What Costs to Expect When Your Child Starts School

Even if your child is going to be attending a government funded school, rather than an independent school, there will still be various costs to consider and factor into your budgeting. The school uniform will probably be the largest outlay, especially as it has to be replaced as your child grows. It would be wise to purchase the uniform in a slightly bigger size so that your child has room to grow and be sure to sew in name tags so that if any of the items are misplaced, your child has a greater chance of getting it back.


Of course, then there’s all the extra supplies, like a school bag, stationery and any books they might need. While the back-to-school deals are great and certainly worth looking out for, it’s probably best not to leave the school shopping until the lost minute, because the costs will add up to an extortionate amount. Buying the items in instalments will help you spread out the costs. You could even consider scouting the local charity shops for some items to save you some pennies.

One of the big costs that are often forgotten are school trips and extra-curricular clubs. While these aren’t necessarily compulsory and can be quite costly, they’re certainly worth considering for the many benefits they provide for children. Some working parents may not have a choice, as their job commitments may make it difficult for them to pick their kids of from school until later on, meaning after school clubs are unavoidable.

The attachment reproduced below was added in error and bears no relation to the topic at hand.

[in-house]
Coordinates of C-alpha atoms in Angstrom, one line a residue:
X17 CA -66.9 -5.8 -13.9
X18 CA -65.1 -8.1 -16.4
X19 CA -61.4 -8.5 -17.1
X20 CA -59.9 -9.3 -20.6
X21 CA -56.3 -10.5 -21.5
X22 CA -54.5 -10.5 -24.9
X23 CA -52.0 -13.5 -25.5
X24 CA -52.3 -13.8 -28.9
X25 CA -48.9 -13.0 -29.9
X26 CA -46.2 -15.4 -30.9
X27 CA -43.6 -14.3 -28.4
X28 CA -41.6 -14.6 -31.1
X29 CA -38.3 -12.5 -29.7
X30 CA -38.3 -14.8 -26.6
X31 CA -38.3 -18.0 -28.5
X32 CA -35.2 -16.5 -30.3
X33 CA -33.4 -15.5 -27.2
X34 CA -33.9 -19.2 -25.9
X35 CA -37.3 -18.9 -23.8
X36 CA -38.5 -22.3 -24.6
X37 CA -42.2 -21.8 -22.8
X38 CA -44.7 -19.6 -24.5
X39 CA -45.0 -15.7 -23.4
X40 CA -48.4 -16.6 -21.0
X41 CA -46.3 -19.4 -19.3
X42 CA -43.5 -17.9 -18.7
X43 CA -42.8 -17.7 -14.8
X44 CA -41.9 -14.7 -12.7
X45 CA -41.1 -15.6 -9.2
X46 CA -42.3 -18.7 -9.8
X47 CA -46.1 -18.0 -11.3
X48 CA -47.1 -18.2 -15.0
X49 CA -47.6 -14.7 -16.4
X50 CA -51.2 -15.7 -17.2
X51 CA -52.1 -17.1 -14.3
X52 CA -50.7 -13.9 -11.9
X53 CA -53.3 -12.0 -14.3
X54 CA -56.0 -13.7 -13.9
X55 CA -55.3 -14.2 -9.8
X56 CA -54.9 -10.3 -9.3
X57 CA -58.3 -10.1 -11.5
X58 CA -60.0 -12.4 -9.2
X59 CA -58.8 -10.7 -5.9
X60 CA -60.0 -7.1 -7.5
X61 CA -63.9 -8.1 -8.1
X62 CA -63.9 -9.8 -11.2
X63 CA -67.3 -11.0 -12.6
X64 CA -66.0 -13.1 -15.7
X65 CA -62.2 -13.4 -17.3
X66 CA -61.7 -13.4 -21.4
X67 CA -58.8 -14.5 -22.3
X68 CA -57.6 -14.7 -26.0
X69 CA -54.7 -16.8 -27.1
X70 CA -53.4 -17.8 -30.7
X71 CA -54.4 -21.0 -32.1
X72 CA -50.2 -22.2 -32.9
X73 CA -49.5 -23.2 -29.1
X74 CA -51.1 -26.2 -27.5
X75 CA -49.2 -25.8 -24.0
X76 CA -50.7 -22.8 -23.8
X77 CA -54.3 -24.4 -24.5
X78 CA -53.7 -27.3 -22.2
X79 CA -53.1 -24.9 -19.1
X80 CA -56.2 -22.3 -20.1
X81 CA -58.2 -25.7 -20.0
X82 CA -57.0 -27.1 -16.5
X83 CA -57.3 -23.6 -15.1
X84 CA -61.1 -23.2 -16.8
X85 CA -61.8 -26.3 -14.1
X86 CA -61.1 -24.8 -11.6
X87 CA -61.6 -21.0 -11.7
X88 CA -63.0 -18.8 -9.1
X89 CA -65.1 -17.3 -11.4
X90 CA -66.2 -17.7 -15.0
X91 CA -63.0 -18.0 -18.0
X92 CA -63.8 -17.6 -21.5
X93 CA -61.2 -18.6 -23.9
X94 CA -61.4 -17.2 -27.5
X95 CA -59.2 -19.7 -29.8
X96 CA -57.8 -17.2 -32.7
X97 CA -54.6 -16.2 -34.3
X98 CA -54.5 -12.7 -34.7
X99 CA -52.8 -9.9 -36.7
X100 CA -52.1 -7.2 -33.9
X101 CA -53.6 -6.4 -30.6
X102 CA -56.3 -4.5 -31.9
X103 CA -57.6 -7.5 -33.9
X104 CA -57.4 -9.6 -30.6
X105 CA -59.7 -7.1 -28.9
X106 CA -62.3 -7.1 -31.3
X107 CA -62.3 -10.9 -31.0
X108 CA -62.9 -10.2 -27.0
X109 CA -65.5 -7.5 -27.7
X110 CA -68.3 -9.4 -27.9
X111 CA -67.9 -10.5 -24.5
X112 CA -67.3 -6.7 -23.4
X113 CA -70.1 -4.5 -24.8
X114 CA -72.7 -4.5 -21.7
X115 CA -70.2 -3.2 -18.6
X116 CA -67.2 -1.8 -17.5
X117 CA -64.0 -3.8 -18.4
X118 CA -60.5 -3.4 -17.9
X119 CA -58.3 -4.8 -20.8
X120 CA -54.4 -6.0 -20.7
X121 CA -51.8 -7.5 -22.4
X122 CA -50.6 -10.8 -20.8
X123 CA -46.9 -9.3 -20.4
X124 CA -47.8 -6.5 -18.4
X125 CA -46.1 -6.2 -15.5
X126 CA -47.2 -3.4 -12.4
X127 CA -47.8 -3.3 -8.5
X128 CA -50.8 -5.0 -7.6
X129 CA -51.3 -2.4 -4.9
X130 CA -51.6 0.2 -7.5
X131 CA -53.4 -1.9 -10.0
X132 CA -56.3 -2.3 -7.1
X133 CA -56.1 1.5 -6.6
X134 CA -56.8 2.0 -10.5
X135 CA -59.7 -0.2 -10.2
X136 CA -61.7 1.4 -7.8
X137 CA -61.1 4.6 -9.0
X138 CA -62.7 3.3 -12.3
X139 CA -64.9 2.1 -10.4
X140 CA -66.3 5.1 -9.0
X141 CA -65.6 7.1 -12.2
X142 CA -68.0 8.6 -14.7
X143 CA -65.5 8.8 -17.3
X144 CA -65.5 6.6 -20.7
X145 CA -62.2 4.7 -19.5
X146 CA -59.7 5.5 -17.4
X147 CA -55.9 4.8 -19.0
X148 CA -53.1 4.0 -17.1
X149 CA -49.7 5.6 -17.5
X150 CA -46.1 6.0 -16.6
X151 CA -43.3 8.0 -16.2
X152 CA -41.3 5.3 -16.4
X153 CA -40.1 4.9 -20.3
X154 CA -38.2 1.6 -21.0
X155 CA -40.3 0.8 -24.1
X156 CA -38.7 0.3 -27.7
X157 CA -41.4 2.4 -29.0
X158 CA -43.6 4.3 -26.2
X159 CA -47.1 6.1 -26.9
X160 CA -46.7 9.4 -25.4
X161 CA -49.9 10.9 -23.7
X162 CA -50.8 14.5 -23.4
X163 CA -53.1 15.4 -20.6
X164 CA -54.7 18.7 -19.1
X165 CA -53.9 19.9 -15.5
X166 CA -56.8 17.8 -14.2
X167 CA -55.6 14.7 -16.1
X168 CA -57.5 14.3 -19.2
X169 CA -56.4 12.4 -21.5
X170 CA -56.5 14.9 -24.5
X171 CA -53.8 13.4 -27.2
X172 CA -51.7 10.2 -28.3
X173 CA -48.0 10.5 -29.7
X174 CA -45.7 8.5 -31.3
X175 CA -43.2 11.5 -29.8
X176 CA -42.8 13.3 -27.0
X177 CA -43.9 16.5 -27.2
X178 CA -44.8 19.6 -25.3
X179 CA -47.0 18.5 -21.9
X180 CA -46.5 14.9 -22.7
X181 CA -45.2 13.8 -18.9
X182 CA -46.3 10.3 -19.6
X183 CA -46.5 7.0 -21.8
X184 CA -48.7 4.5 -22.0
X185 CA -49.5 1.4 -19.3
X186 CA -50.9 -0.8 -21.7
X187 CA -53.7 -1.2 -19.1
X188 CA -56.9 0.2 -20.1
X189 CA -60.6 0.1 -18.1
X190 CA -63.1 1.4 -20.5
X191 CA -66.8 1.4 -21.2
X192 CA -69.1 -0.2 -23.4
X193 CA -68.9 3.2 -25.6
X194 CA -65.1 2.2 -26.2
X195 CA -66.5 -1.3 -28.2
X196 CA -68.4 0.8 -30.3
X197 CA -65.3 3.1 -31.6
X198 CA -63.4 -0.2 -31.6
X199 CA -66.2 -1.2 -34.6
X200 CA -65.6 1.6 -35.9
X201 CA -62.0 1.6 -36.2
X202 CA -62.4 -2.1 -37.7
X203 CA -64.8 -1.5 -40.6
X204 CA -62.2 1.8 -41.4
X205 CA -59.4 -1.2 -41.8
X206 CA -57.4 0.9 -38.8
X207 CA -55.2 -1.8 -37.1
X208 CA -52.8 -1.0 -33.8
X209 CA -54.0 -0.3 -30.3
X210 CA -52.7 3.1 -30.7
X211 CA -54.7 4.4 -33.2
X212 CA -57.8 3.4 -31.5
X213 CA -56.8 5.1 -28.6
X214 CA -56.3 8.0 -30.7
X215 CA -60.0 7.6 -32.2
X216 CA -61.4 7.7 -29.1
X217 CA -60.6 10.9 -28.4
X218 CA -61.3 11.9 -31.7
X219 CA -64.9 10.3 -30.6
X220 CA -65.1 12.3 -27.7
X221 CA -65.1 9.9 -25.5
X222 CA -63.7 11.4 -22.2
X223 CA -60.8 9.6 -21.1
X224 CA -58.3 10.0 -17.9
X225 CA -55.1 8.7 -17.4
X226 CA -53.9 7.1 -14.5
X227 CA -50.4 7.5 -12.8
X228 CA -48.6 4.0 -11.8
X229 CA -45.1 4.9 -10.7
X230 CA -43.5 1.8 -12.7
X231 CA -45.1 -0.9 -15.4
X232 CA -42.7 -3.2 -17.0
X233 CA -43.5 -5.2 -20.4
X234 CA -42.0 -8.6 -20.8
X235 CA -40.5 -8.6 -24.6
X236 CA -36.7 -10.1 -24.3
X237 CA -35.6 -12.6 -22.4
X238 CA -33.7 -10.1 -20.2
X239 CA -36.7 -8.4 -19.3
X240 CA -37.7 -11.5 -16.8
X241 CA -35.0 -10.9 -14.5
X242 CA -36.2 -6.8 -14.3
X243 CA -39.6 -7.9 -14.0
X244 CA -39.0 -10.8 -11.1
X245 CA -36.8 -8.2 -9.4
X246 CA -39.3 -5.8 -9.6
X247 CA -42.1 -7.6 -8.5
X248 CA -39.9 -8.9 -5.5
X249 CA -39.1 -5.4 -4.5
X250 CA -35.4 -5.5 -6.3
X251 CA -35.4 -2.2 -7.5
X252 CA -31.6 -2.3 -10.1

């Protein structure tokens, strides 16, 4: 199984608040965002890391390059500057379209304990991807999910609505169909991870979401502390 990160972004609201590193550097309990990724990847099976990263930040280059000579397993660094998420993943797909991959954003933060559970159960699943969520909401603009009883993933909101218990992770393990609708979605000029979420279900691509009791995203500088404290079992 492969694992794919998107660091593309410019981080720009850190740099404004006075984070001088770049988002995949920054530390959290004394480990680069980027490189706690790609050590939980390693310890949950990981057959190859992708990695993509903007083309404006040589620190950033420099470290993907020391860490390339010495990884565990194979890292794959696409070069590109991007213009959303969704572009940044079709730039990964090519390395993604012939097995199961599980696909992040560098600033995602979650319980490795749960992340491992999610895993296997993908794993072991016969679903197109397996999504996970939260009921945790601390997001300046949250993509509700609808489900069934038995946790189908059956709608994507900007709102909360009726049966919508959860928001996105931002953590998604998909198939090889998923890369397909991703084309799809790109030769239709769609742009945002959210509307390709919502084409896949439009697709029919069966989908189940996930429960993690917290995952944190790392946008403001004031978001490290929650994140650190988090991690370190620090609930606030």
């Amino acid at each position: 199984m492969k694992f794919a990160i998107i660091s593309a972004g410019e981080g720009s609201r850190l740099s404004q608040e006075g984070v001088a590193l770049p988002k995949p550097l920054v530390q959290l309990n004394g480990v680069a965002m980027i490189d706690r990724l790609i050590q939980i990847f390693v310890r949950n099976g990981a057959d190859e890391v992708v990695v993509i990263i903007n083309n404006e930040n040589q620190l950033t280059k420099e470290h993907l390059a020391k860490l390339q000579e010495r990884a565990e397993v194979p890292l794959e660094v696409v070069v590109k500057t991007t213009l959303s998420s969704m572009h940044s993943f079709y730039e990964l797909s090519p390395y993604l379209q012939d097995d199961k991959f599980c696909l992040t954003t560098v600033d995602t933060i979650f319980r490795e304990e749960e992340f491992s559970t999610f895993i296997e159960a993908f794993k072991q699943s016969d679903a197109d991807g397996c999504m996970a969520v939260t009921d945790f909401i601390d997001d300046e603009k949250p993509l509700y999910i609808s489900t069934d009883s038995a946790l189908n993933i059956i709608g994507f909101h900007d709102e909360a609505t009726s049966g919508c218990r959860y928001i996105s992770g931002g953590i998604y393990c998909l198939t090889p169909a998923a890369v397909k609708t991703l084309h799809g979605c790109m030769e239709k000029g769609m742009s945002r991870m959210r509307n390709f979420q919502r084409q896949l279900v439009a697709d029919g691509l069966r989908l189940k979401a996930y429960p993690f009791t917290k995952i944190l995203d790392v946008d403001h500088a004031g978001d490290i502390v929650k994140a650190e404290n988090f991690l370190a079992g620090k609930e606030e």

Other costs to consider are the more mundane, everyday expenses, like lunches and commuting. It would be cheaper for your child to walk to school as opposed to getting the bus, but obviously this isn’t possible for everyone. Packed lunches are usually more affordable than school dinners and probably better because you are able to ensure your child is eating healthily. The trick is to just be mindful of ways you can reduce costs and keep things to a minimum.

*Collaborative Post